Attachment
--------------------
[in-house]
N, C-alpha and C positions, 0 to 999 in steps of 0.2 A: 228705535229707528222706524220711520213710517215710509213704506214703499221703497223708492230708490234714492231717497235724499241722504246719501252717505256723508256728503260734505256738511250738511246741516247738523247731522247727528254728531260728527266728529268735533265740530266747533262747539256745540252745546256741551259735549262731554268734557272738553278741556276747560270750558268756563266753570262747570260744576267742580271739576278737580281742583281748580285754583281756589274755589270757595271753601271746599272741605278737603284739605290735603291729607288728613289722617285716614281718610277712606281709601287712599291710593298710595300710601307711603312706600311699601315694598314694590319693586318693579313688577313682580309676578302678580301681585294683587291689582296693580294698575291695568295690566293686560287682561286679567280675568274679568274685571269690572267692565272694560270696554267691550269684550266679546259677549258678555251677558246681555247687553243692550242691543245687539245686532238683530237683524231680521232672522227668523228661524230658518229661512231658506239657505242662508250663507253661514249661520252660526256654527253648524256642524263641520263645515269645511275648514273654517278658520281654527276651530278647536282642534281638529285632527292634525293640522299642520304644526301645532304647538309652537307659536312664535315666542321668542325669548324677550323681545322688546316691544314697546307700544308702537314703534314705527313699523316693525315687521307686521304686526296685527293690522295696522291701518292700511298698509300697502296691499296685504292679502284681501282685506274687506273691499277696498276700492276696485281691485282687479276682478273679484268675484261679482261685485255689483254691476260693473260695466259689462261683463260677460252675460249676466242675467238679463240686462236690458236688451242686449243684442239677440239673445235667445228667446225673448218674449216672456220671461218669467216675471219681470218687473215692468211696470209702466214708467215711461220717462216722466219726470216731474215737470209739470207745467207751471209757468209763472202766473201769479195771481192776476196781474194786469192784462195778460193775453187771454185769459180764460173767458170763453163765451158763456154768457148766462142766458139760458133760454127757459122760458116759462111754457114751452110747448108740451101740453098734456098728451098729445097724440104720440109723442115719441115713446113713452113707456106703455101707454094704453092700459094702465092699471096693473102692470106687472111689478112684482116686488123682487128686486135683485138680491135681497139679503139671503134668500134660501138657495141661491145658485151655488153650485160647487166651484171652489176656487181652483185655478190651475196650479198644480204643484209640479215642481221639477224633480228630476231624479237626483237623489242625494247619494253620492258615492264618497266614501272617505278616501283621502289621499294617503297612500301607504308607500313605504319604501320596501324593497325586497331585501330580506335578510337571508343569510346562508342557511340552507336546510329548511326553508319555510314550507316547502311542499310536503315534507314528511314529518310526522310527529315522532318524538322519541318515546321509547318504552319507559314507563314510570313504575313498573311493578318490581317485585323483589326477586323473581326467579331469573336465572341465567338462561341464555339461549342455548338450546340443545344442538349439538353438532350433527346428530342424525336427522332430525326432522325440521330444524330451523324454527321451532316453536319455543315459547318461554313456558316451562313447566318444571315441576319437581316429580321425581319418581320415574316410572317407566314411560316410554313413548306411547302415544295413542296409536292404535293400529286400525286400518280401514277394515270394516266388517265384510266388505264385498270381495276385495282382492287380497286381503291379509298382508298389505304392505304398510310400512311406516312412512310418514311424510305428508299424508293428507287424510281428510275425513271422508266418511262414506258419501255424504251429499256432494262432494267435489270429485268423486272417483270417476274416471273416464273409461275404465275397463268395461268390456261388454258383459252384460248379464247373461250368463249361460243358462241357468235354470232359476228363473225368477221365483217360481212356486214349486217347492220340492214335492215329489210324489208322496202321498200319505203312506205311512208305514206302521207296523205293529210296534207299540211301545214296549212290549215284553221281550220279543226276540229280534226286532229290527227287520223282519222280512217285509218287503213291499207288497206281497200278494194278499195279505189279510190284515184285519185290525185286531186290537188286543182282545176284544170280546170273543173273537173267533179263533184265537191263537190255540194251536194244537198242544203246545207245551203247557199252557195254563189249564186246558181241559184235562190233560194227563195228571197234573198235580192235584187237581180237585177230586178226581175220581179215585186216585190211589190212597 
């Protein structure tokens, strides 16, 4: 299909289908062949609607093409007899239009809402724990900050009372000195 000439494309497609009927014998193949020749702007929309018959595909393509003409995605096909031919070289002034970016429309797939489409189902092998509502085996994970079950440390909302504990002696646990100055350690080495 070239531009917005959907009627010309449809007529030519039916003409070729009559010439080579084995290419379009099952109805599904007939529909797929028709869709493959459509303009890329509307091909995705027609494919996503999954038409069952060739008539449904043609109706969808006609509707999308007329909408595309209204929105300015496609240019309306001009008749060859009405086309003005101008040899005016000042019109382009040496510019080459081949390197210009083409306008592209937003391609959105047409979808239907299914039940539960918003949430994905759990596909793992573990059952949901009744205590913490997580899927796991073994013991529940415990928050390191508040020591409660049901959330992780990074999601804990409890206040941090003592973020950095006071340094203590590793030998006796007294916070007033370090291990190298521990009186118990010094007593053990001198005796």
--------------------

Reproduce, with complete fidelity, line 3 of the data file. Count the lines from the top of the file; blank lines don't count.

């Protein structure tokens, strides 16, 4: 299909289908062949609607093409007899239009809402724990900050009372000195 000439494309497609009927014998193949020749702007929309018959595909393509003409995605096909031919070289002034970016429309797939489409189902092998509502085996994970079950440390909302504990002696646990100055350690080495 070239531009917005959907009627010309449809007529030519039916003409070729009559010439080579084995290419379009099952109805599904007939529909797929028709869709493959459509303009890329509307091909995705027609494919996503999954038409069952060739008539449904043609109706969808006609509707999308007329909408595309209204929105300015496609240019309306001009008749060859009405086309003005101008040899005016000042019109382009040496510019080459081949390197210009083409306008592209937003391609959105047409979808239907299914039940539960918003949430994905759990596909793992573990059952949901009744205590913490997580899927796991073994013991529940415990928050390191508040020591409660049901959330992780990074999601804990409890206040941090003592973020950095006071340094203590590793030998006796007294916070007033370090291990190298521990009186118990010094007593053990001198005796």